The Different Shades of Pandemic Friendships
One year and a series of changing quarantine restrictions later, we are still deprived of tight hugs from friends, coffee and movie dates with the barkada, and out-of-town trips with our colleagues.
As we celebrated International Day of Friendship on July 30, we recognize not just the bonds we’ve formed before the pandemic but also the new relationships we’ve created in front of our screens; not just the friends we met physically but also those we befriended online. We commemorate the bond and relationships we’ve nurtured despite all the ills happening in our world today.
The sudden announcement of pandemic lockdown turned out to be good news for most students, especially for Engineering major Jeammie Villanueva. Drained from academic workload, she saw the lockdown as an opportunity to break free from acads-induced stress.
Finding solace in solitude, Jeammie spent the first few months of strict lockdown on so-called “me time.” She found relief in the fact that she no longer had to go through forced conversations with people in her college. Soon came a realization of the need to reconnect, not with her classmates or classmates, but with her close friends.
“Ngayong pandemic, may time ka nang mag pause, mag stop, mag rethink. Nagkaroon ka ng sense of ‘Uy kailangan kong mag reconnect.’ May mga times na gusto mong mag disconnect, mag reconnect, may mga realizations tayong ganon.” Jeammie shared.
For Jeammie, the pandemic helped her rekindle and strengthen her relationship with the people she holds dearly, her old friends.
“Yung mga ka close ko talaga di ko masyado nakakausap kasi busy sa academics. Ngayon na maintain ko yung relationships ko that’s because meron na kaming relationship before.” she said.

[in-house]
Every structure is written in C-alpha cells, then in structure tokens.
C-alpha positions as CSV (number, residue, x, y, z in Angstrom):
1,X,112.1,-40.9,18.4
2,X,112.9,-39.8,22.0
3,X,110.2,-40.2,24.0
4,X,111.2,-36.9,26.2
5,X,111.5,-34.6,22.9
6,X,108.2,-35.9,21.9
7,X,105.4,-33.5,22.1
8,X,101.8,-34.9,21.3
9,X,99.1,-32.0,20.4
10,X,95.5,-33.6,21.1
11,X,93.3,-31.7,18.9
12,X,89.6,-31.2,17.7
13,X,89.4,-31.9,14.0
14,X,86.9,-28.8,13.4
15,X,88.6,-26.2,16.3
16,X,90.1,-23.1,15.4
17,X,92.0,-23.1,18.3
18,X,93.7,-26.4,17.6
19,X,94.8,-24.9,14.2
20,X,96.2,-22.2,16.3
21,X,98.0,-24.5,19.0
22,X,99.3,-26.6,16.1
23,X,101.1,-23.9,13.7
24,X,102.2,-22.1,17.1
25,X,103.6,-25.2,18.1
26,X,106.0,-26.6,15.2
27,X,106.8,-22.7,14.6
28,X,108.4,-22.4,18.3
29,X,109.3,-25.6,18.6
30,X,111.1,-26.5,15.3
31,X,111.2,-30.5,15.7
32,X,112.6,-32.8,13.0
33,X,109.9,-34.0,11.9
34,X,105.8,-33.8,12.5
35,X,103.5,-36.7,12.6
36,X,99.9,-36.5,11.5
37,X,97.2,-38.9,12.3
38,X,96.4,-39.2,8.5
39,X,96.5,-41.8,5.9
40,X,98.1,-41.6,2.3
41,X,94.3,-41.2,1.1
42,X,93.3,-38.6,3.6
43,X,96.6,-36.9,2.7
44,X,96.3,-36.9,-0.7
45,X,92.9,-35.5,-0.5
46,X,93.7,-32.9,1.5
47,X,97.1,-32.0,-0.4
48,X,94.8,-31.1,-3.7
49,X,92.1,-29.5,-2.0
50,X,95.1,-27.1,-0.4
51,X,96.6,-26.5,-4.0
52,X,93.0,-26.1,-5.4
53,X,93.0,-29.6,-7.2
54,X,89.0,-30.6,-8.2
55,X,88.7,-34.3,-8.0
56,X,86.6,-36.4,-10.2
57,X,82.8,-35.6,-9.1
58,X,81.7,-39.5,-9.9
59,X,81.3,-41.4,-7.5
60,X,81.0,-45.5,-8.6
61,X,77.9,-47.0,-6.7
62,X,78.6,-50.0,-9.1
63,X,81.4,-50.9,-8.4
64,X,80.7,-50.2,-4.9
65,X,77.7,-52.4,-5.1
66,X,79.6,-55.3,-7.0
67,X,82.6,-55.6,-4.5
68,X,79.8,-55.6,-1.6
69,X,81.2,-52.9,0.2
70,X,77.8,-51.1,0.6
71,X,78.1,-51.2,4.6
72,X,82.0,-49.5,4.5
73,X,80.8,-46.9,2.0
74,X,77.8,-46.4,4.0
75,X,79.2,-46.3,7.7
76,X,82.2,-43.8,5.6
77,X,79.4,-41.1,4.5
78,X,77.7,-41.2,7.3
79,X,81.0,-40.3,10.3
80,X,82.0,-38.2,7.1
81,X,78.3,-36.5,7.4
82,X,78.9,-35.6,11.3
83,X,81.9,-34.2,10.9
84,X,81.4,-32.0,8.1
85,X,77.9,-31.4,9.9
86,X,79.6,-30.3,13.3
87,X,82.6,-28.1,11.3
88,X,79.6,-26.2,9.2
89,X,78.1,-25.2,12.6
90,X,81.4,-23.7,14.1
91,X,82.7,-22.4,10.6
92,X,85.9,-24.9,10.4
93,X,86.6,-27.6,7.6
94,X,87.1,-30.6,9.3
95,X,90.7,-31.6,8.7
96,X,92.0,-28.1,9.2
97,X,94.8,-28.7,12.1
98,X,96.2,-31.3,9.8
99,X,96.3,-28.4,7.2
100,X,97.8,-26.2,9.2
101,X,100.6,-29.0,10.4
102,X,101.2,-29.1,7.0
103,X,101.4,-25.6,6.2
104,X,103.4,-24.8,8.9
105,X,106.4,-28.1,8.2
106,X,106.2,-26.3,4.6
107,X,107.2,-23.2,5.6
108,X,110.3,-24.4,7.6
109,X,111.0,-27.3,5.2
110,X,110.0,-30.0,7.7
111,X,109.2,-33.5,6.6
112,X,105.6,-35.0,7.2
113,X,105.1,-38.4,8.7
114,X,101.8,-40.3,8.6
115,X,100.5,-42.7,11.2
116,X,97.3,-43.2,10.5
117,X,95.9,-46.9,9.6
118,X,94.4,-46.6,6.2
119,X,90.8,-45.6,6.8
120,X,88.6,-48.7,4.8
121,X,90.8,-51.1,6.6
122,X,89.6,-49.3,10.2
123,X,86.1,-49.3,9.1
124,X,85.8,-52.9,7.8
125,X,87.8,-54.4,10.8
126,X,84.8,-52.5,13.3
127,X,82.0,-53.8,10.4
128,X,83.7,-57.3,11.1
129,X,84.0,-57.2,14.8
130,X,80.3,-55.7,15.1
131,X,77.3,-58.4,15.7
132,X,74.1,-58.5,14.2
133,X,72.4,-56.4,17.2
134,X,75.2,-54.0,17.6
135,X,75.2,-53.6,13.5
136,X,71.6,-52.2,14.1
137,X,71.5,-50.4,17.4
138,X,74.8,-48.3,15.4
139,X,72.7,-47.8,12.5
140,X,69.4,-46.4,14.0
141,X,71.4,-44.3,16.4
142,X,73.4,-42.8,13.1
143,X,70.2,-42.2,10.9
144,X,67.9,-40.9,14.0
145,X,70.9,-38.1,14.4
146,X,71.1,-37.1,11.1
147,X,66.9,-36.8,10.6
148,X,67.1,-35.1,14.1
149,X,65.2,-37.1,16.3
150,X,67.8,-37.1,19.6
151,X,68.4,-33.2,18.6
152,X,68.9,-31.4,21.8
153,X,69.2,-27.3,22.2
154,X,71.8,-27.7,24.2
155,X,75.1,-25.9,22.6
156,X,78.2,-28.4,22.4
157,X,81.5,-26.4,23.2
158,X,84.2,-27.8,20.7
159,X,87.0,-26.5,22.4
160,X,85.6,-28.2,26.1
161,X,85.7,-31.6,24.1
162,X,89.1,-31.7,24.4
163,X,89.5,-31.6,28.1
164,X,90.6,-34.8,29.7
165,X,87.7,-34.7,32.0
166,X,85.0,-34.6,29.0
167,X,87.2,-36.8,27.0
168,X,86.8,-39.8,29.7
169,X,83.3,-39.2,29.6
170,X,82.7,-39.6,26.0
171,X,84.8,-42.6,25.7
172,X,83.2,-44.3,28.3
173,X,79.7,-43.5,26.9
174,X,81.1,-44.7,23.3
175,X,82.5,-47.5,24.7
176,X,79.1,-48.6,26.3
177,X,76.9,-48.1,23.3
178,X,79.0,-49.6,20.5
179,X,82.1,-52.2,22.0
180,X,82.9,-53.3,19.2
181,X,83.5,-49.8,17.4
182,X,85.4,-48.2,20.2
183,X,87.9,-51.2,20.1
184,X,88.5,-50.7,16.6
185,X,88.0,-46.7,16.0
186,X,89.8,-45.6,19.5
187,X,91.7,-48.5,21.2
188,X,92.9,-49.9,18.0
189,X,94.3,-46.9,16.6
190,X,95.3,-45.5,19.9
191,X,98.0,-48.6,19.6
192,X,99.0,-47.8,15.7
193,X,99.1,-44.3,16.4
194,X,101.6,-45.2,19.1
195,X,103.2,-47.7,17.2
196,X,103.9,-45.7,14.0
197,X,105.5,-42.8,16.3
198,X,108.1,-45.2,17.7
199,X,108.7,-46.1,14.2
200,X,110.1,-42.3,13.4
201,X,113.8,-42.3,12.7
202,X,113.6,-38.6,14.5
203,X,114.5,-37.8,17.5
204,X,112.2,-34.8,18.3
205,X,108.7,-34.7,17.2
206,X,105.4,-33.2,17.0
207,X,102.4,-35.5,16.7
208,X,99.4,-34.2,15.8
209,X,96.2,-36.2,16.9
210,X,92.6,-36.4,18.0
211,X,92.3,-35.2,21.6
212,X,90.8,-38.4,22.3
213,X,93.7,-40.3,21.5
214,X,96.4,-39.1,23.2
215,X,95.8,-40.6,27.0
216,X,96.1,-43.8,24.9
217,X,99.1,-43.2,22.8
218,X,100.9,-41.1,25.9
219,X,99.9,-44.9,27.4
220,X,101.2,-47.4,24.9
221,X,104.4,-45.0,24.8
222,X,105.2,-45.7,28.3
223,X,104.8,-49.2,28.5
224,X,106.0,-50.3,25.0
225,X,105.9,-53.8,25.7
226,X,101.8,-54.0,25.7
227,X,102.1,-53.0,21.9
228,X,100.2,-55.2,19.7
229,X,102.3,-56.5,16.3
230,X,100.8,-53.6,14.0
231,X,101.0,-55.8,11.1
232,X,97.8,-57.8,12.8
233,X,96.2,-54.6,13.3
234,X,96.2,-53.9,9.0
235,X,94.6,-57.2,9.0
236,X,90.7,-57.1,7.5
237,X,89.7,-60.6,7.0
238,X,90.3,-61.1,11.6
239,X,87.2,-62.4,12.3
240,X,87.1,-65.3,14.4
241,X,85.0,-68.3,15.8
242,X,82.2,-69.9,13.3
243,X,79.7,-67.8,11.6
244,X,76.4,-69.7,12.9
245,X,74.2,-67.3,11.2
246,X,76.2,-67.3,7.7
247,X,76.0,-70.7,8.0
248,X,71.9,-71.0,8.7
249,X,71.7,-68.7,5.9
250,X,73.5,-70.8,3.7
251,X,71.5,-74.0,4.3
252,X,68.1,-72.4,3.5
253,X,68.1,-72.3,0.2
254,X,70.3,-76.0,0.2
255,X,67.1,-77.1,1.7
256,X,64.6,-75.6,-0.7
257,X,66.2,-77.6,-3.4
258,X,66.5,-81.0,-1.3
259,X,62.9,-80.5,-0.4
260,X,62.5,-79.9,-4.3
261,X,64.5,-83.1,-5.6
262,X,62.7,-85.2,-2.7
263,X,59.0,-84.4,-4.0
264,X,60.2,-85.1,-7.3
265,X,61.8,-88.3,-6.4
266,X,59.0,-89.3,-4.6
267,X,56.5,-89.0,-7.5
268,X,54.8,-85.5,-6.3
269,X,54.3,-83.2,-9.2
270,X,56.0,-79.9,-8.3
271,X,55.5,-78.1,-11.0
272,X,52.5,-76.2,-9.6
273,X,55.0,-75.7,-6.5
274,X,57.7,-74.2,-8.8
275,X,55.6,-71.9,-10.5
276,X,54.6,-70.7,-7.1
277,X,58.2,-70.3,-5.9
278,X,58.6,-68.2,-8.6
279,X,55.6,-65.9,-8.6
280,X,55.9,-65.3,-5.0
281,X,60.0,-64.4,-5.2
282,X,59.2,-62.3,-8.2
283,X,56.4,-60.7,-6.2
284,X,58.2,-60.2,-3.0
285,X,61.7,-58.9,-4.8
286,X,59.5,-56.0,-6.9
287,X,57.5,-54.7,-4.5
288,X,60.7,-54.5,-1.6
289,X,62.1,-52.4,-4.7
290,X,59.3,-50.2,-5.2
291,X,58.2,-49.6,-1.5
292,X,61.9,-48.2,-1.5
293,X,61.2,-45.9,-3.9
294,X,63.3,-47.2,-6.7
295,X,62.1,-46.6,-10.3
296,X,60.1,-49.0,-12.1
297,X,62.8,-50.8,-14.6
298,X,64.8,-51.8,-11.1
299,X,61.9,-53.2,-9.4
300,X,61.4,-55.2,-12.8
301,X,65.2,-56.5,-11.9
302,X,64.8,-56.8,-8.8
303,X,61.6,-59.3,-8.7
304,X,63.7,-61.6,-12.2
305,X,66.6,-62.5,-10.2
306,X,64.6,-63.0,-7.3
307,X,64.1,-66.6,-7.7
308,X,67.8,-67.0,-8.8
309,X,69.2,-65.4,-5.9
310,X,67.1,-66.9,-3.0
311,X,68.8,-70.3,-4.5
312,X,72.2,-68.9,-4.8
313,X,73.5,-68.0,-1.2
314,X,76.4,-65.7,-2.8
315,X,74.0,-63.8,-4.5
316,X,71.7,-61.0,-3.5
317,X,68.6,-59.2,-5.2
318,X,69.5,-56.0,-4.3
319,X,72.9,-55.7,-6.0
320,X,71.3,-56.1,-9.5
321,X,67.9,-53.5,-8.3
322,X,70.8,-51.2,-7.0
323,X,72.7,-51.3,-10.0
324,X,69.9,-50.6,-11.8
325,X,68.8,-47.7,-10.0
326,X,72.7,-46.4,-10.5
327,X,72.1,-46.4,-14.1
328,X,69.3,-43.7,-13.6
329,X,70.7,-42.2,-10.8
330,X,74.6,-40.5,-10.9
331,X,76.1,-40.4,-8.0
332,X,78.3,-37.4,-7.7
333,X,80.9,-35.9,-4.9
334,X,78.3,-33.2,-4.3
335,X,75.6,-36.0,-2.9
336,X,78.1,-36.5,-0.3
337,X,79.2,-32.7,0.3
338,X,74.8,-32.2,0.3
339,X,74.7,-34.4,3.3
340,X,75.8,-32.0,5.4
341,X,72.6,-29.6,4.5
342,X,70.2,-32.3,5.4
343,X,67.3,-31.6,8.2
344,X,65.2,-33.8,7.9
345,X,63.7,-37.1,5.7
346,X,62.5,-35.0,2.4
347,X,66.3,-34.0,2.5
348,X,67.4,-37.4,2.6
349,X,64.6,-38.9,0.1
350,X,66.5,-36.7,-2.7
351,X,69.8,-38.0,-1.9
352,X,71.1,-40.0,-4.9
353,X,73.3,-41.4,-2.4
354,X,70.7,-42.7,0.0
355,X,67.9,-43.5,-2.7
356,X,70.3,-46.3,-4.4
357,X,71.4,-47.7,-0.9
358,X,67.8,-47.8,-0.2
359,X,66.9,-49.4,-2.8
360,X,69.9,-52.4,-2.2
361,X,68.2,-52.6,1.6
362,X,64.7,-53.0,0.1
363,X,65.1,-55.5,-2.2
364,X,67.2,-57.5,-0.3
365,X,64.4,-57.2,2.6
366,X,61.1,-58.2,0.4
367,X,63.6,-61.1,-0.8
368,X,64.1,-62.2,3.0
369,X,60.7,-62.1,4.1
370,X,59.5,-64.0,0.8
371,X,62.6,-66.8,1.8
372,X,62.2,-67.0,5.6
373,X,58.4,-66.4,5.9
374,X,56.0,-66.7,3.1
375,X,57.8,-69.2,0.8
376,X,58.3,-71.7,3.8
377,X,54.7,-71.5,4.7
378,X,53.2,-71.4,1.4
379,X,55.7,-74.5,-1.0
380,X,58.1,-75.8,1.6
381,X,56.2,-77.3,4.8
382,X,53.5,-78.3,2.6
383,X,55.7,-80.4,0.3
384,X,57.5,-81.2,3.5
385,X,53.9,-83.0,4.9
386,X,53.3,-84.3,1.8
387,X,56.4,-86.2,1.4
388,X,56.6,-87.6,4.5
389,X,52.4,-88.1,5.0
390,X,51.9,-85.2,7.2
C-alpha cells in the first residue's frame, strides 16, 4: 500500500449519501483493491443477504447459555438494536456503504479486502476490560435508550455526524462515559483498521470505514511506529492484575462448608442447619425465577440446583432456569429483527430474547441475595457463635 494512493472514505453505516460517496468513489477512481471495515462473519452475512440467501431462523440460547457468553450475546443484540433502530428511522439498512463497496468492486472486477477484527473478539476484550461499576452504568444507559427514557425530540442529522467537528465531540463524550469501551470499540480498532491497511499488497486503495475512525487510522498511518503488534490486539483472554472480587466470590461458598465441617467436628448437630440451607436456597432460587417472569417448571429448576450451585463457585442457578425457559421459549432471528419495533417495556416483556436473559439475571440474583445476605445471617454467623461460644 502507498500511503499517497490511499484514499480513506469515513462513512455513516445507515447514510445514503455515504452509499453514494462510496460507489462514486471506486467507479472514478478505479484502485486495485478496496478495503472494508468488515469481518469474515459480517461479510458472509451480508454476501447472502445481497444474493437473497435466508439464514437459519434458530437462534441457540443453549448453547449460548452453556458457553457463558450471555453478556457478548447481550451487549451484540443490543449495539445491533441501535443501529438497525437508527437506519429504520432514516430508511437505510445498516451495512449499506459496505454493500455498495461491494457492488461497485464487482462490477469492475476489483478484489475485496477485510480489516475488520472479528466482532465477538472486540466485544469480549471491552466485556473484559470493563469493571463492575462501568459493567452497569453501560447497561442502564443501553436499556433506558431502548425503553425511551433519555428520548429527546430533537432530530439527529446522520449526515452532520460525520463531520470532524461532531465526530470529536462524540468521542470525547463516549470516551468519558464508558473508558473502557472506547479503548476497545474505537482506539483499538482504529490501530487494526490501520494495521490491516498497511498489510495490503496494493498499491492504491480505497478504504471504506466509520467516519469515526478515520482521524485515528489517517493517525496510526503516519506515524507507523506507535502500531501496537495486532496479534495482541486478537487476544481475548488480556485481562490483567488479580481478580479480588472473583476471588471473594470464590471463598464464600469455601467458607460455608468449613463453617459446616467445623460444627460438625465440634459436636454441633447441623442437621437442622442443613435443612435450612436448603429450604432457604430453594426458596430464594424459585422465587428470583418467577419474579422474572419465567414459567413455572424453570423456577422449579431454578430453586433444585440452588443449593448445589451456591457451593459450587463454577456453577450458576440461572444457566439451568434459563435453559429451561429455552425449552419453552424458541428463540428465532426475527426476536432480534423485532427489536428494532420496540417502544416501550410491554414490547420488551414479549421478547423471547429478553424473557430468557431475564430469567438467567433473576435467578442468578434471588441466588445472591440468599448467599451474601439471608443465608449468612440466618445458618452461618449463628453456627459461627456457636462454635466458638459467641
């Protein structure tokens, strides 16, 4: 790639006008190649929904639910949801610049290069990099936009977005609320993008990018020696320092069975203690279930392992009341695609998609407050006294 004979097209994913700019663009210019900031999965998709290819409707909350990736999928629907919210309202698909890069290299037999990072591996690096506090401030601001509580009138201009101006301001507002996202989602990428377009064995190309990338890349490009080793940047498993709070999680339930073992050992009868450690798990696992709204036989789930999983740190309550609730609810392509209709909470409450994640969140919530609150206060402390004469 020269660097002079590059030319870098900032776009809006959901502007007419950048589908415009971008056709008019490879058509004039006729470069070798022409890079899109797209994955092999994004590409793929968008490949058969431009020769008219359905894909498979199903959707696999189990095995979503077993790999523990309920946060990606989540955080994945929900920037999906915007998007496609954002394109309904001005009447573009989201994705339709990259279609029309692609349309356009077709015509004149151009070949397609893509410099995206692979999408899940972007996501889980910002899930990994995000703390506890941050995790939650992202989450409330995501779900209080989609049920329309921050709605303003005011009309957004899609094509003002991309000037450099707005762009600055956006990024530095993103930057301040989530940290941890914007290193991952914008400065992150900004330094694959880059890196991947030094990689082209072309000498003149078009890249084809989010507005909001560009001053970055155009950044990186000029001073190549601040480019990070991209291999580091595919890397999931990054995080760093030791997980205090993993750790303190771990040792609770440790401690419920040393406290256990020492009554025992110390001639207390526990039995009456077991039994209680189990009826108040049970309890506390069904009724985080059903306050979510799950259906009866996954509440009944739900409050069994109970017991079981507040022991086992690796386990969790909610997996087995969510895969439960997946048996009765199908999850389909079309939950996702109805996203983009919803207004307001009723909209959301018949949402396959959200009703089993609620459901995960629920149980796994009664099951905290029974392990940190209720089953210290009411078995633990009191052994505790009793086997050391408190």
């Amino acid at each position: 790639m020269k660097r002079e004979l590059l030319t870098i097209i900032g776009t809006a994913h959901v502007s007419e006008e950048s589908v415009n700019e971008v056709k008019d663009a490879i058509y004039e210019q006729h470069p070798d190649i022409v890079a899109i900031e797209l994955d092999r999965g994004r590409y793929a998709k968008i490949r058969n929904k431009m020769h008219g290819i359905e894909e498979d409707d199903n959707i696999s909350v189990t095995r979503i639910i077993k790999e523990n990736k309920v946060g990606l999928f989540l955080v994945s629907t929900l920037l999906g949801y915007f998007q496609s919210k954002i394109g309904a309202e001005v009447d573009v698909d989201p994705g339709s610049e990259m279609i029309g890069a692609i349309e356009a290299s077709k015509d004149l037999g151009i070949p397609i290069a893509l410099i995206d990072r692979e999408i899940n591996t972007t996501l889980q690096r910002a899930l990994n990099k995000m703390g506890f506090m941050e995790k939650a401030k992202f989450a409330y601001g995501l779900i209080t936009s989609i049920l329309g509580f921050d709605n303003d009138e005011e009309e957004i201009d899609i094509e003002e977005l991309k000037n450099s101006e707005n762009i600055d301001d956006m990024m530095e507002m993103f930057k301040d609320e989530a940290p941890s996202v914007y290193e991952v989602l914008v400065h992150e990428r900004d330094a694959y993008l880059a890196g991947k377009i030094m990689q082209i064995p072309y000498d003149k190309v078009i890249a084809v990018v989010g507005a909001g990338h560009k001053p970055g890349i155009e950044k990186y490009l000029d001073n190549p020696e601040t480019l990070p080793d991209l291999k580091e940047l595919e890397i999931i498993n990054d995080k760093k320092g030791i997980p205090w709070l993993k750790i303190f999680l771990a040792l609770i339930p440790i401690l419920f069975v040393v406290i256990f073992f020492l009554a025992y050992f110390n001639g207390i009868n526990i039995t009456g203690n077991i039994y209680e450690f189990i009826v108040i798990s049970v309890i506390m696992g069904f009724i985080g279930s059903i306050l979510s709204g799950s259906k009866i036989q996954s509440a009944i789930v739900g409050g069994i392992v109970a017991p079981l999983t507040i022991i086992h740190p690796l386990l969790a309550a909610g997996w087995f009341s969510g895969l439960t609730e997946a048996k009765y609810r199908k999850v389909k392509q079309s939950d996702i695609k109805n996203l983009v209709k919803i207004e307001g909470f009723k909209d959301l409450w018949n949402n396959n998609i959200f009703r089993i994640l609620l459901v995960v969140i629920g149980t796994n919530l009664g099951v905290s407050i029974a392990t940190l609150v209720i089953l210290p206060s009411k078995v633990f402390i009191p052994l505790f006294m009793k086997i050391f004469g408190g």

Before the pandemic, Jeammie had no time to bond with her friends as academic commitments and workload seemed to have taken away the time they could’ve reconnected with each other. Today, she maintains her relationship with her dearest friends through video calls, multiplayer or single-player games, video greetings, and even as simple as random memes.
Much like Jeammie who enjoyed months of staying at home, Jabes Lazaro also longs to hang out with her friends once more. All those monthly dates, ice skating, samgyup, and videoke sessions pre-pandemic have turned to rare, scheduled meet-ups.
While that wish of fully enjoying going out again with friends is yet to be granted, Jabes had to make do with long-distance relationship with her best friend. Aside from video chats, they do Teleparty, formerly Netflix Party, and virtual games. Unable to meet all the time, Jabes and friends send each other deliveries on special occasions instead.
Low-key and tested friendships
For people like 21-year-old Nicole Escueta, the lockdown does not really pose a problem because most of her friendships are “low maintenance.”
“Pre-pandemic, I would say we were all more occupied with other things than today. My friendships have always been low maintenance. That’s why it’s never really a big thing for us if we don’t see each other all the time and that’s basically the same with the first few months of the strict lockdowns.” Nicole said.
However, these low-maintenance friendships do expose a tragic reality in most relationships. Some have mistaken low maintenance for non-communication.
“I think the pandemic has sifted out the people who actually care about you from the people who only remember you when they actually need something from you,” Nicole said.